Sunday, May 9, 2021

The Way of the Writer

Charles Johnson in his study, surrounded by a large desk, books, his grandson, and two dogs
Charles Johnson
A couple weeks ago I read China by Charles Johnson, along with an author interview, in the anthology 12 Short Stories and Their Making. Almost immediately I looked up other interviews with Johnson, hungry to get his perspective and insight on the craft of writing. Eventually I came across his book The Way of the Writer, and I couldn't order it fast enough.

I've been trying to figure out what it is about his way of thinking that got under my skin so quickly. It wasn't just that he's a great writer and impressive scholar (though these two descriptors fall far short of conveying the full sweep of his work). There was something else at work. As I read The Way of the Writer, I did so with a growing sense that the book was changing something fundamental about how I view the work itself. What is it about Johnson's approach to writing that has such a powerful effect?

I think the answer is rigor.

Big Magical Thinking

I've read a lot of books on writing and creativity. I think that's part of the responsibility you sign up for when you commit yourself to a craft. Your perspective has to be that of the eternal student, and that means being open to the possibility of learning from any teacher that crosses your path. 

Of course, that doesn't require you to forego your critical thinking. There's a lot of bad advice out there. There's also a lot of advice that's perfectly fine but might not work for you in particular. And then there's a whole sub-genre of books on writing and creativity that drifts into a kind of spiritualism, where “stories” are living entities that float through the ether, waiting to be seized by a fully self-actualized writer.

I'm sympathetic to ideas like this. Many of us no longer live in an especially religious culture, and it makes sense that the creative arts would become a stand-in for certain aspects of spirituality. I'm thinking of Elizabeth Gilbert's Big Magic here, which presents a kind of spiritual framework for writing as something that connects a practitioner to the great mysteries of the universe. And there's Steven Pressfield's The War of Art, which is unapologetically a book about spiritual warfare between our higher selves and a pernicious, negative force called Resistance.

I don't think either one of them is trying to sell snake oil. I think they're both accurately describing how writing feels. When you read Big Magic, a lot of it rings very true. Stories really do seem to exist independently of the writer. Even Stephen King, who must be one of the most workmanlike writers alive, describes the process in On Writing as one of unearthing a complete, pre-existing fossil. He doesn't say “Yeah, I build these stories from nothing, here's how.” He describes what he does as the work of discovery.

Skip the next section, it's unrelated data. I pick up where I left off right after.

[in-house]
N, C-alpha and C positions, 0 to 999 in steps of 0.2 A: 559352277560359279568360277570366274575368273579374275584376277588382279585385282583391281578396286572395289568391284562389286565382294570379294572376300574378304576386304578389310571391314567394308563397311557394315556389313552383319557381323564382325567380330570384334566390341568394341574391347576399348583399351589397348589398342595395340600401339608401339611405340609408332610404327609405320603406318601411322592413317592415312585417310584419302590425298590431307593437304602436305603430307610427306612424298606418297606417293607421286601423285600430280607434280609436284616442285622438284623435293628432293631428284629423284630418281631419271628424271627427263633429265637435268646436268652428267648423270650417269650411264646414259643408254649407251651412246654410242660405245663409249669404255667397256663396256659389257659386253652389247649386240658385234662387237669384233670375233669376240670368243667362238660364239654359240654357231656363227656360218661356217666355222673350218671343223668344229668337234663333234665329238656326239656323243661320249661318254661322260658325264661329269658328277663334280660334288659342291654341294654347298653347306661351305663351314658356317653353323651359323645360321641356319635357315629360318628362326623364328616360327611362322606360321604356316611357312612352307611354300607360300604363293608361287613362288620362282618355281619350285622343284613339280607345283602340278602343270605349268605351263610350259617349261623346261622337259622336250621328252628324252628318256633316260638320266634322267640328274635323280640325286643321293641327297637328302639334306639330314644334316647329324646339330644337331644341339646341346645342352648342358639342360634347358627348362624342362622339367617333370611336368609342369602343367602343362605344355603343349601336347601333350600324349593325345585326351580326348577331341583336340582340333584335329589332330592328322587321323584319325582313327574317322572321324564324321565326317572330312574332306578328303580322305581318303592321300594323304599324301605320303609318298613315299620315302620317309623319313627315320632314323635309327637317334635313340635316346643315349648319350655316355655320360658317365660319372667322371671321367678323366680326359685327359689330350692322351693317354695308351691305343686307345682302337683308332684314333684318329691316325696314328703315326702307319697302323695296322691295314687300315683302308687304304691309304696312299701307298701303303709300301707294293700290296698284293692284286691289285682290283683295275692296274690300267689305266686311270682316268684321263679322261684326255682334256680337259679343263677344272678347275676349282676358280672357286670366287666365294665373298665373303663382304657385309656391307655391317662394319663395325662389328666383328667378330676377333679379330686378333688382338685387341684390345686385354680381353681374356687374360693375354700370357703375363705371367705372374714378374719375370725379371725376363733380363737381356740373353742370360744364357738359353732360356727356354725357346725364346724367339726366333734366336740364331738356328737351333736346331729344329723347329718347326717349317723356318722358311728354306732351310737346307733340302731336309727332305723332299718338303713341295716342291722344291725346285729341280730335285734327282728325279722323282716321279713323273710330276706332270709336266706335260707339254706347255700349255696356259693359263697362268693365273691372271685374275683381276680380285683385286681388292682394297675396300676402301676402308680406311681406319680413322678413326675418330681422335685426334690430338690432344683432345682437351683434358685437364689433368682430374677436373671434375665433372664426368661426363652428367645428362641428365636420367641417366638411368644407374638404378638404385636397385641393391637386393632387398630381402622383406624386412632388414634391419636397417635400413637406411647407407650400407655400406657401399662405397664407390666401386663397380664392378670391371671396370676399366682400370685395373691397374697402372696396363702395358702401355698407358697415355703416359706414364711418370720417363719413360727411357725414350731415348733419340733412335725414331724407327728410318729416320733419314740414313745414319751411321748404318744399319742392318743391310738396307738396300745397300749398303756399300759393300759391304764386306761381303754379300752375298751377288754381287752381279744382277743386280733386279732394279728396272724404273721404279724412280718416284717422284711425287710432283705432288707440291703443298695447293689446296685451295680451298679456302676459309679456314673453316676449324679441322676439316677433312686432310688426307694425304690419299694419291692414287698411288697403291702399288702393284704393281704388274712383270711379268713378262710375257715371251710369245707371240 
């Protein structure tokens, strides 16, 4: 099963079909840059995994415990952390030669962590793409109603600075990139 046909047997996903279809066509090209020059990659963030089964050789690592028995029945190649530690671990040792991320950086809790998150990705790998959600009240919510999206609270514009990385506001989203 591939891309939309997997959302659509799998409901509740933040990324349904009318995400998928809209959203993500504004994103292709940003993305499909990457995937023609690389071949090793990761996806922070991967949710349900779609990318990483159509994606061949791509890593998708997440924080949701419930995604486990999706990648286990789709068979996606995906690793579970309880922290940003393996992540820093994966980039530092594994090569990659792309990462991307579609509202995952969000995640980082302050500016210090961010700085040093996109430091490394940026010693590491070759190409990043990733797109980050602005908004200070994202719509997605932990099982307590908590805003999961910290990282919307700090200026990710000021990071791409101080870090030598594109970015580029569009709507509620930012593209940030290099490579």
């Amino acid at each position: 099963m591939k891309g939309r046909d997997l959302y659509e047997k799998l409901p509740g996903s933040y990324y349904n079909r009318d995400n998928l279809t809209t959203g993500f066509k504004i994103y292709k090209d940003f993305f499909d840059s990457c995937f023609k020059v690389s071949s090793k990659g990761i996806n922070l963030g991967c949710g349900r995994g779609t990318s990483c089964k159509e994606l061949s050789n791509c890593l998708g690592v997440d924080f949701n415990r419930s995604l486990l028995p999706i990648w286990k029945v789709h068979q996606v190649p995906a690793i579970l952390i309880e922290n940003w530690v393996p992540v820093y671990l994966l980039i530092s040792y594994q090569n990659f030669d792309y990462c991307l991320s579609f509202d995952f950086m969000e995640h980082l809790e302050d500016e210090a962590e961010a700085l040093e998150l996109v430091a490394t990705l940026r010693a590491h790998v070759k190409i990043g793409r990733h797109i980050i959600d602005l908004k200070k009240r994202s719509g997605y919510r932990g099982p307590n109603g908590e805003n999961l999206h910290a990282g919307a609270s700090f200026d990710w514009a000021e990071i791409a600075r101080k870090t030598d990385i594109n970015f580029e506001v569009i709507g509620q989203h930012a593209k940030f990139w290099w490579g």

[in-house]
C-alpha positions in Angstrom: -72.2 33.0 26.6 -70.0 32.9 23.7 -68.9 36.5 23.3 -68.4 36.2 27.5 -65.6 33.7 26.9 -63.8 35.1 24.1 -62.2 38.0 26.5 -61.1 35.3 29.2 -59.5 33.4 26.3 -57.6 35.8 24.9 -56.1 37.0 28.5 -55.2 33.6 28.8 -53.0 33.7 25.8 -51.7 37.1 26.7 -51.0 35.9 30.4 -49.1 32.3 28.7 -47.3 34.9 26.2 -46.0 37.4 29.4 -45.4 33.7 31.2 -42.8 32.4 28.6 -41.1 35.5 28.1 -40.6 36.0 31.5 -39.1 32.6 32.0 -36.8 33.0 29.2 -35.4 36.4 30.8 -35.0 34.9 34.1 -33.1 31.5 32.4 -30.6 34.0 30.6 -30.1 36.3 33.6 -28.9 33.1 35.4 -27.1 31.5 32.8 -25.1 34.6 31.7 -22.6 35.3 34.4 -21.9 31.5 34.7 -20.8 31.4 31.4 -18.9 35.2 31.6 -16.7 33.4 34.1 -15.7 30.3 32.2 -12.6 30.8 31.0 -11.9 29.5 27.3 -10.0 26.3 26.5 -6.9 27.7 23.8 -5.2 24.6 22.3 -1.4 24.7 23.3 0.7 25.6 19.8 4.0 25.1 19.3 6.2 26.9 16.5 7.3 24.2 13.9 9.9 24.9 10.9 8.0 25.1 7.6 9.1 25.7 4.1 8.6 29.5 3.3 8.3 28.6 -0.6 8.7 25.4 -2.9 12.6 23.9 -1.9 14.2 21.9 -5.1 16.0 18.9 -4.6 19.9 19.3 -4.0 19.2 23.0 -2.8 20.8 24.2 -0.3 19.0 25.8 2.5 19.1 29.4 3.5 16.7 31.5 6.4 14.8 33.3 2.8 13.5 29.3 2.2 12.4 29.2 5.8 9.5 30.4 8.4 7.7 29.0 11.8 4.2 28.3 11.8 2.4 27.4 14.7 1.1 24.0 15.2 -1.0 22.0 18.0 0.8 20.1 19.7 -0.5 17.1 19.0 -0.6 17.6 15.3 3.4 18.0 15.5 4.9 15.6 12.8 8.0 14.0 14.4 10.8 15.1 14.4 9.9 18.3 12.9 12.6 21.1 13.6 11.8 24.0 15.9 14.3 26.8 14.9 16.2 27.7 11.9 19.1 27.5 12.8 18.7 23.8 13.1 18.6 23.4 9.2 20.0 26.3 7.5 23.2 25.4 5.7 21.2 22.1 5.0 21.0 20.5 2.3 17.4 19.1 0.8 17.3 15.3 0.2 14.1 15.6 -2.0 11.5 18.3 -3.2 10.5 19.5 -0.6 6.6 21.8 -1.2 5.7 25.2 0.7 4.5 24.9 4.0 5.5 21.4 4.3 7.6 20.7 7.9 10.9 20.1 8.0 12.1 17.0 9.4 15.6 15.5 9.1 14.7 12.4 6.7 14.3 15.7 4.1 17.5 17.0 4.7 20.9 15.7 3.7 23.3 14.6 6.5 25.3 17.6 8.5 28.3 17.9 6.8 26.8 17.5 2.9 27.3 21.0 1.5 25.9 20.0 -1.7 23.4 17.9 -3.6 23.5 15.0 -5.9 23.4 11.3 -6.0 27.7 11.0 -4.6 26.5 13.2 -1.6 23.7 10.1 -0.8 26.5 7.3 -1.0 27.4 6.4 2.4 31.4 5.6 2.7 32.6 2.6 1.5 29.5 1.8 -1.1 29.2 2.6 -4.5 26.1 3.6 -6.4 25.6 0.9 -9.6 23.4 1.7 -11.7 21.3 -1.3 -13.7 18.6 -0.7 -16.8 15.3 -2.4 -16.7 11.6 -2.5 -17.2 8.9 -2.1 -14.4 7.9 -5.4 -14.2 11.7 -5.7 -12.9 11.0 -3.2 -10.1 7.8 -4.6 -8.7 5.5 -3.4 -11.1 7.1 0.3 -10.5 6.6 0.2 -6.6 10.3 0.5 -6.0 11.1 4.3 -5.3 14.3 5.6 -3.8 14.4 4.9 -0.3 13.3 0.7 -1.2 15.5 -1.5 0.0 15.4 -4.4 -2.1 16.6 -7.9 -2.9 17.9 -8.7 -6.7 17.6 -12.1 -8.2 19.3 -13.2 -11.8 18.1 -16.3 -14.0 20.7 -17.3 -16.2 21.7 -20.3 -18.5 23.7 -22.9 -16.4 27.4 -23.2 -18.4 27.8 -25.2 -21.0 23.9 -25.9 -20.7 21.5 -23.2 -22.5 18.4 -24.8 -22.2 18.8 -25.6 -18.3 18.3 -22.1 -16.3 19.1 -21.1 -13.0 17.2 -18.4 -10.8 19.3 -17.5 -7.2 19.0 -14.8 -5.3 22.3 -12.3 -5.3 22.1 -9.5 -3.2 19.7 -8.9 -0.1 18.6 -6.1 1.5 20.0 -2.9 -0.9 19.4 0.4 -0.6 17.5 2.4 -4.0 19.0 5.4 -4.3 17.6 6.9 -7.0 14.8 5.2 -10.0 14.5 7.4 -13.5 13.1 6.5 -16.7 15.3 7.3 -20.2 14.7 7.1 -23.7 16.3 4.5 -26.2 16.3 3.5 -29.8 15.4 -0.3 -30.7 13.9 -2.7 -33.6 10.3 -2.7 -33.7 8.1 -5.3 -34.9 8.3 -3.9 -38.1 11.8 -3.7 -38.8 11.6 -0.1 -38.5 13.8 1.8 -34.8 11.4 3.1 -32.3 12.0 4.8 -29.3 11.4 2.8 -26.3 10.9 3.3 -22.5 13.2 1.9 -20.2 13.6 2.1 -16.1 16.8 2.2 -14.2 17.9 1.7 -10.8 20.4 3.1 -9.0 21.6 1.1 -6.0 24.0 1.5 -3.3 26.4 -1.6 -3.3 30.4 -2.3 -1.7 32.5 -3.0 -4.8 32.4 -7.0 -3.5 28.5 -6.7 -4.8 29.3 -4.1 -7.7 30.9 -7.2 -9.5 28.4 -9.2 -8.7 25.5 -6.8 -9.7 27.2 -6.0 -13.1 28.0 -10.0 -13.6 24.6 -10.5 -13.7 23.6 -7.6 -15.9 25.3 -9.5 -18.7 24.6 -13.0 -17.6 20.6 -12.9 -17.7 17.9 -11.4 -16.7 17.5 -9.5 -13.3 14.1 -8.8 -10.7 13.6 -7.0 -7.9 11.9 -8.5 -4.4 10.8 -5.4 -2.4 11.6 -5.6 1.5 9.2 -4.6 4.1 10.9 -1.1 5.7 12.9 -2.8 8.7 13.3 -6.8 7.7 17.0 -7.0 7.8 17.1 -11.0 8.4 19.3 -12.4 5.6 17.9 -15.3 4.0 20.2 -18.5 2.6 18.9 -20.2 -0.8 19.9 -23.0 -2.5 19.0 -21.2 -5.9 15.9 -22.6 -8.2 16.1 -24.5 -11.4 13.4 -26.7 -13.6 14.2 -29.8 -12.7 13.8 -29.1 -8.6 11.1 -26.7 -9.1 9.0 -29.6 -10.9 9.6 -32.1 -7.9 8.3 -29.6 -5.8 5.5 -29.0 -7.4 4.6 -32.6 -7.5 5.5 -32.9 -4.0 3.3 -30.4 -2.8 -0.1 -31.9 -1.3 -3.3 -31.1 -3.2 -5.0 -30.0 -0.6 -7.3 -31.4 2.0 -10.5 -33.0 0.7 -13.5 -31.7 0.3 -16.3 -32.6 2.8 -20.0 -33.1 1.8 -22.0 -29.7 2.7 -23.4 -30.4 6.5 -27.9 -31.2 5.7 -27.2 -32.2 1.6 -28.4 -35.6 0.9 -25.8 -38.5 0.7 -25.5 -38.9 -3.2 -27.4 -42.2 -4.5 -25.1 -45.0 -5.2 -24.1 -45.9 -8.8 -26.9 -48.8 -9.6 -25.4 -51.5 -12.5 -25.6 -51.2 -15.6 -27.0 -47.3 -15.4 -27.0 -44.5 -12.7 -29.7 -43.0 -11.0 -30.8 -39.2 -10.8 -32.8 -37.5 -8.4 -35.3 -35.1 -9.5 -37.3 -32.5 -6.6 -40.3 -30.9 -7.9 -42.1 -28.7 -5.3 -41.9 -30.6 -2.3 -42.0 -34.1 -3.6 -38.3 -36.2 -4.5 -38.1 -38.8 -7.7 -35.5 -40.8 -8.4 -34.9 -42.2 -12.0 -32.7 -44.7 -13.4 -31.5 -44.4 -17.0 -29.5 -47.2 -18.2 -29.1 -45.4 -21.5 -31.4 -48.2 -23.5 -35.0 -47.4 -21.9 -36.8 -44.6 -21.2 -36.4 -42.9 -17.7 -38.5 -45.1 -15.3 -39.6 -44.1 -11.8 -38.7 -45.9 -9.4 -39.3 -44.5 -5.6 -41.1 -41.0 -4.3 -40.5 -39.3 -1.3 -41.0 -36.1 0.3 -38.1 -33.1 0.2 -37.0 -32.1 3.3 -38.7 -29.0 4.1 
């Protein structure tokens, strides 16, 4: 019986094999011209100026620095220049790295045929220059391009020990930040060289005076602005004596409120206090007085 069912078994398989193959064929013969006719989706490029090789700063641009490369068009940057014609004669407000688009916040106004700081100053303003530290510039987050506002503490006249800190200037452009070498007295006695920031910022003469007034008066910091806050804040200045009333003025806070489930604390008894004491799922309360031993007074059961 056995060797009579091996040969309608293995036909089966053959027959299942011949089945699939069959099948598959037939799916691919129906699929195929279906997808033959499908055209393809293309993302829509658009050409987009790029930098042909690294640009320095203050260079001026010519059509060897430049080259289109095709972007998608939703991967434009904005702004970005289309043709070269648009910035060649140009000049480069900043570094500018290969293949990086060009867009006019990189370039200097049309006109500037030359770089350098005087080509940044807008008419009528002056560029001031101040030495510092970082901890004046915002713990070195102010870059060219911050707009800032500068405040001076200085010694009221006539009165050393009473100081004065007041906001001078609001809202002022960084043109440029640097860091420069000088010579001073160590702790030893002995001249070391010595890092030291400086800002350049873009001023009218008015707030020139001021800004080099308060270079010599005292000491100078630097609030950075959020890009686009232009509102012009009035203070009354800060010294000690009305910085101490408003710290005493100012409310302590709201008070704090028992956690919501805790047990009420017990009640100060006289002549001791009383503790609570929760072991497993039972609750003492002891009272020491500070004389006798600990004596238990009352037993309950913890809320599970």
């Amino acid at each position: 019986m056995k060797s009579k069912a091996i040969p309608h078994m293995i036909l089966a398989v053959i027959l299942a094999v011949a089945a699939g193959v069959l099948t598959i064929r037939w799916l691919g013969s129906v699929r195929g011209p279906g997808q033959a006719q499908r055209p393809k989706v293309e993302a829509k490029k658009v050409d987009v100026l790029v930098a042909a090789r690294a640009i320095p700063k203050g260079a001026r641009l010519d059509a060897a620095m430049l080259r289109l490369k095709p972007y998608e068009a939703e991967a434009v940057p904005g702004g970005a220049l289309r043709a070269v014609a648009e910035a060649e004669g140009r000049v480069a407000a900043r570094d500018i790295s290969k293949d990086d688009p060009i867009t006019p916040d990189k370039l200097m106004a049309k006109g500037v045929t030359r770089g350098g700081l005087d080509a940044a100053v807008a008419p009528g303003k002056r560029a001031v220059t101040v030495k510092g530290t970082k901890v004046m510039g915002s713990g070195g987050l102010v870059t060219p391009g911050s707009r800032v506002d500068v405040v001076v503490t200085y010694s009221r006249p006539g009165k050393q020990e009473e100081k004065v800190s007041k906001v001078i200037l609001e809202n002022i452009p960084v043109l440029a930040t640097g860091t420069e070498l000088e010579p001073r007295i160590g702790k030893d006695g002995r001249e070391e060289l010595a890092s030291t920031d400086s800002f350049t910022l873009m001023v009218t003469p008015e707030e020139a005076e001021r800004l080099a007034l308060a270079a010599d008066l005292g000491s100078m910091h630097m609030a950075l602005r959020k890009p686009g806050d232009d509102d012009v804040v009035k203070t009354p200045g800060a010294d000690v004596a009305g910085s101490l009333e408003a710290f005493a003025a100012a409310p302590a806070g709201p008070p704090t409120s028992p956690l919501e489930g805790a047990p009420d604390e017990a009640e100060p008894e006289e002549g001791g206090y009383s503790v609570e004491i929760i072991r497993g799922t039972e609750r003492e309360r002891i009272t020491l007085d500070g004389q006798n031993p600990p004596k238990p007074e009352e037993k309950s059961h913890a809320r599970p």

The downside of all this this is that these metaphorical frameworks only get you so far. While it is true that the experience of writing can feel deeply mysterious, it's not the case that “butt in chair” is the writer's only requirement. The Universe won't always rise up to meet you. Eternity will not always gift you a story. What, then, is a writer to do?

Deep Attention

Johnson's answer is simple but difficult: A writer is required to practice and pay attention to all elements of storytelling. There's a deep resonance here with his experiences as a Buddhist, and he draws the parallels easily. He seems uniquely qualified to understand what it means to experience the depths of mystery while also understanding that the way to get there is through focus and discipline.

How that applies to writing becomes clear as he walks the reader through his techniques. He suggests writing exercises of his own and those drawn from his teacher, John Gardner. He suggests studying a good dictionary to discover the words that best fit your unique perspective and best tell your story. There's a chapter of the 100 best opening sentences in fiction, which you are expected to read and consider. And there's a chapter on the painstaking process of revision, where Johnson shares that in the course of writing his novels he throws away thousands and thousands of pages.

Step by step, Johnson invites the student to study the craft on every available level, from word to sentence to chapter to finished work. What matters is the close, painstaking attention to these elements, each one of which presents an inexhaustible topic of study. Johnson, despite his vast body of fiction, his critical scholarship, or even his MacArthur Fellowship, still presents himself as a student of the craft even as he's giving instruction. Doing so makes his arguments feel less like a demand than an invitation. He's saying, in effect, “Despite what I know, despite all I've accomplished, I'm still learning the craft. Won't you join me?” 

Who could resist saying yes?

People Watching

On Wednesday, I went out to meet up with a friend and do some writing. We met at the Athenaeum, a historic building in Indianapolis designed...